The table held 14. It was full. There were five mother’s and one baby boy to represent mother number six whose lungs had filled just two days before with pneumonia. Some of those relationships went back forty plus years. My history with them was shorter. Only 15-20. But when heads bowed to give thanks for the food before this crowd, my thoughts crowded right up with the cherishing companionship that had brought us here. Brought us to this Mother’s Day brunch.
The fact that we have a day to honor mother’s is all because of a woman named Ann Jarvis. Ann’s senses heightened during the Civil War when homes were void of men. No more Dad’s, Husbands, Brothers, Uncles, or man-sons. Homes held Mama’s, half-grown kids, babies, and the elderly only. Trying to make family into a verb was crumbled. However, what woke Ann up were new, sudden, quiet friendships among all the women. Companionship, turns out, was essential to survival. She watched another kind of family form when women began sharing letters, food, and conversation with each other. These women began to gather, especially when a son was lost. No matter the North or the South of the side, Ann watched these women cross lines to pull themselves out of the darkness of loss, desperately seeking to fill empty spaces with friendship. And when she began making the trek through war torn camps holding the typhoid fevered skeleton’s of all these sons, she found them again. All these Mama’s. Holding the wretched leftovers of what a fight for freedom looks like. And she knew she had to do something other then serve brunch. She wanted to make a public war-cry on the bleeding hearts of Women.
She wanted to bless them. To honor them. She felt it deep in her core. How a woman’s womb could empty right out and when her umbilical cord was severed from her son it would sever her ability to protect his life. So she would sit there. She would sit and read his letters, patch his clothes, peel his favorite potatoes, and one day, maybe , sit by his broken body and feel whole parts of her separate.
And loneliness could literally clamp tight across your core and dare you to breath.
Ann wanted to win something for them. Something to acknowledge their offering, their loss, their stoic ability to keep walking upright. She watched them reach for each other again and again. Put the teakettle on, shake out the laundry and clip it tight across the line, and move one shaky step forward. Pick each other up and hug tight and weep deep and pour hope into each other’s pain.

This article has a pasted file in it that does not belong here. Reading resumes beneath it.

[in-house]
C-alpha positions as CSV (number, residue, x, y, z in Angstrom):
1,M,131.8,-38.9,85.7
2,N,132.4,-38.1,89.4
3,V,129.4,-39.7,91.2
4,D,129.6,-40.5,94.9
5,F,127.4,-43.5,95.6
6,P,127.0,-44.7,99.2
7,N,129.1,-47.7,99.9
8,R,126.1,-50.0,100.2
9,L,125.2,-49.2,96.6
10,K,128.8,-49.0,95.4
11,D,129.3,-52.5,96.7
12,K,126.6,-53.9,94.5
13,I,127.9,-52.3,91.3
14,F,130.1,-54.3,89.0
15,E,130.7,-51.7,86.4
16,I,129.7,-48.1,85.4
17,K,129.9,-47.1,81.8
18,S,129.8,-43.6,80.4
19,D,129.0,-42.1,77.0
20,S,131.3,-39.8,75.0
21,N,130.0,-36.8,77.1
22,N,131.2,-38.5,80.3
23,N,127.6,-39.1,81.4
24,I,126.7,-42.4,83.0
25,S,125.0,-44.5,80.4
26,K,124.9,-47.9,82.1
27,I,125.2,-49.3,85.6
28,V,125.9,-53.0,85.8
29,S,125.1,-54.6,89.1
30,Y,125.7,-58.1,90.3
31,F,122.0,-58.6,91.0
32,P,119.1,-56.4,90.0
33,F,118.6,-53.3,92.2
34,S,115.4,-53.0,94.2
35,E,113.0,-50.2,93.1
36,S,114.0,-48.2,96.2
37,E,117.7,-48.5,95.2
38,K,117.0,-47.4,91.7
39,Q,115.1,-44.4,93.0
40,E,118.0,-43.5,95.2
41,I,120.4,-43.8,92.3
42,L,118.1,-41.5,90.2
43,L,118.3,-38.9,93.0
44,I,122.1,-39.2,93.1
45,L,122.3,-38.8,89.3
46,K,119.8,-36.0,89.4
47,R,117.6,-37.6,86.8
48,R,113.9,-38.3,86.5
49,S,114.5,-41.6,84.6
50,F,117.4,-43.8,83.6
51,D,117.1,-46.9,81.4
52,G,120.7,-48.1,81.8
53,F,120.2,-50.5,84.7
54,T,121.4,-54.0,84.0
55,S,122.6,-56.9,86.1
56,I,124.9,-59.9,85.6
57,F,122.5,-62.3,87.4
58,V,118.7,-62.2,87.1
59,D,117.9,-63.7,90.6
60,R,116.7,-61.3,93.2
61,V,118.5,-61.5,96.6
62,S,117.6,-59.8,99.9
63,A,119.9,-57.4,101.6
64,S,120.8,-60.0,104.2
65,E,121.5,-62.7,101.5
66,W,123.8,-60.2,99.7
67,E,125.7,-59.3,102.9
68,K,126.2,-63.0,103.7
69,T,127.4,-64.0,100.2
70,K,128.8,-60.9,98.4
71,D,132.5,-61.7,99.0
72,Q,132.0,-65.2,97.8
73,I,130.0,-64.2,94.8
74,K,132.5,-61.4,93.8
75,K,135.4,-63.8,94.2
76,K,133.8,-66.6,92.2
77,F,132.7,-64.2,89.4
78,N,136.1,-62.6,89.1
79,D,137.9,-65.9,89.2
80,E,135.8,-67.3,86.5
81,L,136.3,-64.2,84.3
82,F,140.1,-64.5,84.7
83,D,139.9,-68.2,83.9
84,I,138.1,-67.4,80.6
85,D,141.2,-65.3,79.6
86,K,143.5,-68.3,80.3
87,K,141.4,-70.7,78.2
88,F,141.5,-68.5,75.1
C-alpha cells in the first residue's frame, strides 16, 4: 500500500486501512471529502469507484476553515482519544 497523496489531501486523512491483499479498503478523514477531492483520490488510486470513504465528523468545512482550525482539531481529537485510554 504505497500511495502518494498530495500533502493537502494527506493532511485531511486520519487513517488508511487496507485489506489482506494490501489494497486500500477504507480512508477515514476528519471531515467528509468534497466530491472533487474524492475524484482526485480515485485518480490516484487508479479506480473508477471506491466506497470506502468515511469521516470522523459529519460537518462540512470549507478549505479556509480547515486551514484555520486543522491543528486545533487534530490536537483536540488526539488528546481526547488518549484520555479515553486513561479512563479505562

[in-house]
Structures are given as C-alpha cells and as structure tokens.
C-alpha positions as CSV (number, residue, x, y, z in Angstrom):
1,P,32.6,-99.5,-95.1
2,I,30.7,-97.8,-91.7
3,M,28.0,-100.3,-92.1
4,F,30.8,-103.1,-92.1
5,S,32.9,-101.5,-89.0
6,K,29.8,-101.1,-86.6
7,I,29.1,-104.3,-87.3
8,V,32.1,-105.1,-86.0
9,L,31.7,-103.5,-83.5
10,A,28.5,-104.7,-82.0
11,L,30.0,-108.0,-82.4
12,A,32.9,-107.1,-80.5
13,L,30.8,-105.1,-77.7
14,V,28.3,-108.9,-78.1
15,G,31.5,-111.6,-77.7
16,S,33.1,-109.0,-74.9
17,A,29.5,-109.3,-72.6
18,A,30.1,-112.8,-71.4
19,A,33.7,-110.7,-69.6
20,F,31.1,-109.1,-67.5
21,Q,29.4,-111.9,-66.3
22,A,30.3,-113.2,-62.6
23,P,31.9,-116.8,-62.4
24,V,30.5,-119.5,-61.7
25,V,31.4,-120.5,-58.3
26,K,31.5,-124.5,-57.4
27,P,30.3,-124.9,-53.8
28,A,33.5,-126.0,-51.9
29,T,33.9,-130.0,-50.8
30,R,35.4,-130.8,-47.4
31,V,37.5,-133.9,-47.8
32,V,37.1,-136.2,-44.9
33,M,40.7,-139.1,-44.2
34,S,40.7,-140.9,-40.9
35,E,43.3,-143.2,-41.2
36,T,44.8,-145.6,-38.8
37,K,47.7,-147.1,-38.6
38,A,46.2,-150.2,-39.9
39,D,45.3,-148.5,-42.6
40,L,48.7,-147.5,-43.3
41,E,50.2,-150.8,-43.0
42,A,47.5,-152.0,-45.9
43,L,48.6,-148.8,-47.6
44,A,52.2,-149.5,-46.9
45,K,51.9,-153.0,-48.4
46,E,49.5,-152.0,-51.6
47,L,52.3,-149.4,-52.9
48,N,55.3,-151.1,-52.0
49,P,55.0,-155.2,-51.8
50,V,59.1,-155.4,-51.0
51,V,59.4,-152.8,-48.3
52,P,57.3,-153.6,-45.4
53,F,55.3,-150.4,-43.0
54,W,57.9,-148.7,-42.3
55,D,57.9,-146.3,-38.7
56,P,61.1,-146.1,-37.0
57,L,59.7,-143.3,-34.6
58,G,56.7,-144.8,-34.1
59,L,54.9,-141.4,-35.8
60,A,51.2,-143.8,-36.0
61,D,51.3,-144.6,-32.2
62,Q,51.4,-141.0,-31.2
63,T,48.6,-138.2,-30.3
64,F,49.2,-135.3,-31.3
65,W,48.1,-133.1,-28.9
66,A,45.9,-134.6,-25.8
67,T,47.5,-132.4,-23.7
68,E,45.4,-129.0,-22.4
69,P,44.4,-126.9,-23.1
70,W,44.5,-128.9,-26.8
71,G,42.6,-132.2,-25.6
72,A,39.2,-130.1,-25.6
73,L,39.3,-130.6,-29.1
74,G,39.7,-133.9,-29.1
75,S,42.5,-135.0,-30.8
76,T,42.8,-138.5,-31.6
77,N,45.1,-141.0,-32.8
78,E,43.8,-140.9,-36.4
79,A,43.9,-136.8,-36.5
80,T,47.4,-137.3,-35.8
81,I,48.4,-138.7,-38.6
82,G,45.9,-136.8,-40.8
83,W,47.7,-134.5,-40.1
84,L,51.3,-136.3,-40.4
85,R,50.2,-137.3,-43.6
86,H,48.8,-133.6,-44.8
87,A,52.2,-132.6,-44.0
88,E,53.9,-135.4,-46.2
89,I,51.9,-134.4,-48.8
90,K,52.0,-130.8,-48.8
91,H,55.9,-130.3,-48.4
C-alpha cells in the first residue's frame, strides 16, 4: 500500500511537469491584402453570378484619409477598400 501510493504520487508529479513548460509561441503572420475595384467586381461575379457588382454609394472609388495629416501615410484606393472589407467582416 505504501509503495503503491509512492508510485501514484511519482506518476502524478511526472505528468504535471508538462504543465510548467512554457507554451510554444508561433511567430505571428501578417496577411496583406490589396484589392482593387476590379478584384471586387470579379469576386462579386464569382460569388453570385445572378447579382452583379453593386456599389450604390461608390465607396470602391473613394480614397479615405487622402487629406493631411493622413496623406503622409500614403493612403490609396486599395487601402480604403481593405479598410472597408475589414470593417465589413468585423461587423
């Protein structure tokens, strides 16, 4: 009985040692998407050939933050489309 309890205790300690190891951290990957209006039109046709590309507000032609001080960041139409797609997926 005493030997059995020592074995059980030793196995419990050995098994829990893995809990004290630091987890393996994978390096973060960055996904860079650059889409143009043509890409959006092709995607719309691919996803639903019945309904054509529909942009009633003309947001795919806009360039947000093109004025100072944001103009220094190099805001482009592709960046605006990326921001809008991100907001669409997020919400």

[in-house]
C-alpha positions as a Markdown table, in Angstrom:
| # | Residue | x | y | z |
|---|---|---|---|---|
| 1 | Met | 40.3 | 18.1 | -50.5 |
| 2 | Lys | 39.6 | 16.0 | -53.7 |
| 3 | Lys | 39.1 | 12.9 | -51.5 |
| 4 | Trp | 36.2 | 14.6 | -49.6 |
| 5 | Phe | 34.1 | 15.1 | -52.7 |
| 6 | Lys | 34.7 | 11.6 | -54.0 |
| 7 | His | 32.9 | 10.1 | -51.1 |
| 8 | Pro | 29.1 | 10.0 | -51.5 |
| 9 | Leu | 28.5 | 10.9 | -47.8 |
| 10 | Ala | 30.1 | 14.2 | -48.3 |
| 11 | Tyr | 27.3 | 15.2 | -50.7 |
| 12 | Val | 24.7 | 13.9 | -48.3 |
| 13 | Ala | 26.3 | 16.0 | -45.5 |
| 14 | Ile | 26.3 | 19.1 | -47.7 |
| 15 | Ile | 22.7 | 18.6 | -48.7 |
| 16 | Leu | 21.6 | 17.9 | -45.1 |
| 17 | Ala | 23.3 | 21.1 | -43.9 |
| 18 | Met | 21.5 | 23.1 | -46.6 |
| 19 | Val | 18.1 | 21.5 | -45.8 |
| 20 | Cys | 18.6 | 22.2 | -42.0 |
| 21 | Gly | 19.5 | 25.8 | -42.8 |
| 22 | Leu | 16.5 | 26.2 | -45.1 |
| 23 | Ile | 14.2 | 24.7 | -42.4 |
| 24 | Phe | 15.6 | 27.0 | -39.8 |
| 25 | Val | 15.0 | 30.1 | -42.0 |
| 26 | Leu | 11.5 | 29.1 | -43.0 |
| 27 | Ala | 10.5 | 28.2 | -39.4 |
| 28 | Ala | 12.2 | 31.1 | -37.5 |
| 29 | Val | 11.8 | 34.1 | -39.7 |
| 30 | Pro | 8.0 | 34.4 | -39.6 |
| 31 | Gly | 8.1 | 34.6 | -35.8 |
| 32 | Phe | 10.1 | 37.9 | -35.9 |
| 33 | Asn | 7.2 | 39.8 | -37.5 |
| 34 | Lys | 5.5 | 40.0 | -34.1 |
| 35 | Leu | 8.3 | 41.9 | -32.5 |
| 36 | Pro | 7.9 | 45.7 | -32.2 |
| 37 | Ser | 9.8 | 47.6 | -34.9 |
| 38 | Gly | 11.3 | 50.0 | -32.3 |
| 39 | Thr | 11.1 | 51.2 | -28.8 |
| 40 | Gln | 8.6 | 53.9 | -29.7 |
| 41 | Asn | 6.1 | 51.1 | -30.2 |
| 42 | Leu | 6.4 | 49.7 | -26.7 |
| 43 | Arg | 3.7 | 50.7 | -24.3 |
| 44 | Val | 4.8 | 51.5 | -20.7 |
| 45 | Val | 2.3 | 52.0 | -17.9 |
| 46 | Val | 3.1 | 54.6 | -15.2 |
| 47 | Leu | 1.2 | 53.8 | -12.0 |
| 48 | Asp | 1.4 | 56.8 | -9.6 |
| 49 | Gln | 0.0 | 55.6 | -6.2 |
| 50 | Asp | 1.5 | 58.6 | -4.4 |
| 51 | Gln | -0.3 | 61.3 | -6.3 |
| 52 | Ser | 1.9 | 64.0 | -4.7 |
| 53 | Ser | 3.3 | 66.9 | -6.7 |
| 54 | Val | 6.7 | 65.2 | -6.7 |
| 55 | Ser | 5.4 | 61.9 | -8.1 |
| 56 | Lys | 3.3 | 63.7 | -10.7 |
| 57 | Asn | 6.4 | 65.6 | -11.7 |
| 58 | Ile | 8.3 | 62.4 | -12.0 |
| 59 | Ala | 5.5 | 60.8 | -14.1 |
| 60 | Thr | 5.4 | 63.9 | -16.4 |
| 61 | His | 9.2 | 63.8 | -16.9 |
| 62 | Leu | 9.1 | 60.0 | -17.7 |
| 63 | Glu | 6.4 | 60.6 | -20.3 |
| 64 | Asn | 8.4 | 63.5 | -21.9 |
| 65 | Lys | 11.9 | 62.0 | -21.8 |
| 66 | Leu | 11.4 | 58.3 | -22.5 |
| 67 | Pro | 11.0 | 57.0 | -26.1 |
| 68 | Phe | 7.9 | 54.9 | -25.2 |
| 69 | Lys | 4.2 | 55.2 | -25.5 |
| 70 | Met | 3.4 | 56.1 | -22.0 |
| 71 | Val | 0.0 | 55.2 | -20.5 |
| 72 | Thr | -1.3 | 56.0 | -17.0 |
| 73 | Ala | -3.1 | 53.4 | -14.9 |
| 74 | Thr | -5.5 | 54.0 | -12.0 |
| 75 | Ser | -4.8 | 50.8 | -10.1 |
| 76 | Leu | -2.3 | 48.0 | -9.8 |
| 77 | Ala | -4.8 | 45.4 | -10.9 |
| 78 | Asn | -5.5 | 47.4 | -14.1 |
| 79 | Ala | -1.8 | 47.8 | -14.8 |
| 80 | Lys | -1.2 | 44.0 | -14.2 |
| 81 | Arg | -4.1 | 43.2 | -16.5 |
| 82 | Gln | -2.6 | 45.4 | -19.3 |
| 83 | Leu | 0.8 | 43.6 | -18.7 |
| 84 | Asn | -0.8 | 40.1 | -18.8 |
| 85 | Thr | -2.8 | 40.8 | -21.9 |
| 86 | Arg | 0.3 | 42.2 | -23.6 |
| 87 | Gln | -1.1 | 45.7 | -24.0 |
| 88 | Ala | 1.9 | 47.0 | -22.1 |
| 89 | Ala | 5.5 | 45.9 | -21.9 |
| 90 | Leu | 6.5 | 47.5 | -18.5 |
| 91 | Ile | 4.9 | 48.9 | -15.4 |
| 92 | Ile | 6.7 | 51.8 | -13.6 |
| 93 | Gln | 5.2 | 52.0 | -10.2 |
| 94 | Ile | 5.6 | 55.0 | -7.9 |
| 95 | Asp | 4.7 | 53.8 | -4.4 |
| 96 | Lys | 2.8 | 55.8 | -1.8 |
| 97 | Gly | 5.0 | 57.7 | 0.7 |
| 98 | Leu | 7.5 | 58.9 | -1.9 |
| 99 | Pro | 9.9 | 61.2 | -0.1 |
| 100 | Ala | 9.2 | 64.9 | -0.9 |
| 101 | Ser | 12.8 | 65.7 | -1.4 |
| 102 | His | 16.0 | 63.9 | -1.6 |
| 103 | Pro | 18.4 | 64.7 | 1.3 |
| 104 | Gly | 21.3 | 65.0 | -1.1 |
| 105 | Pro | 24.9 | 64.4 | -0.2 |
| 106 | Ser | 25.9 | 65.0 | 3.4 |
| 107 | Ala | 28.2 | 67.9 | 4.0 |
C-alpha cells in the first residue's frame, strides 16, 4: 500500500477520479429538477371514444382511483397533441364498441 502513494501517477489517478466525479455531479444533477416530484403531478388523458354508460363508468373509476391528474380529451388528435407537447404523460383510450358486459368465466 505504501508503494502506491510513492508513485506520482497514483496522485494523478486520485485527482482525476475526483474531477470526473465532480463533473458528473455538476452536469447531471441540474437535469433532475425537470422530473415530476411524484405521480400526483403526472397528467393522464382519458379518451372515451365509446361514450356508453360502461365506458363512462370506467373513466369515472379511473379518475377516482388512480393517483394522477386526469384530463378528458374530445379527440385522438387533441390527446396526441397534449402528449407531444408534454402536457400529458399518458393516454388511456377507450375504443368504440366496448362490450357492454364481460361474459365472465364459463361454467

Ann’s gift was a calendar day to honor these women of war. To shape a day out of rigorous routine to honor their sacrifice. Girls who dreamed romantic dreams of weddings and babies, now turned into women of loss and death and diseases. Oh how she admired them!
Turns out, in the end, Ann needed her own companion. She did not get Mother’s Day accomplished on her own. Her daughter, Anna, had to experience her own loss when her Mama died. But Anna was that friend that took what was left behind and continued to push forward until President Woodrow Wilson made Mother’s Day a national holiday.
Friend, it was the companionship that held these women up. Held them together. Held each other’s hands. Maybe that’s why Mary Magdalene and the other Mary stood together at the tomb of Jesus? Maybe it was in the helping that these two women found healing. Maybe it was the comradeship of common heartache that found them walking towards a rolled rock on a dawn lit Sunday morning. They NEEDED each other!
Maybe that’s what we all still need. Companionship. For the holding on while the world spins and the loss hits and the agony catches us? And in a personal way, I know this it true. You showed up when I needed you! You never questioned whether my hard was easier than yours. No. You just showed up. I love you for that!
Searching for pure companionship,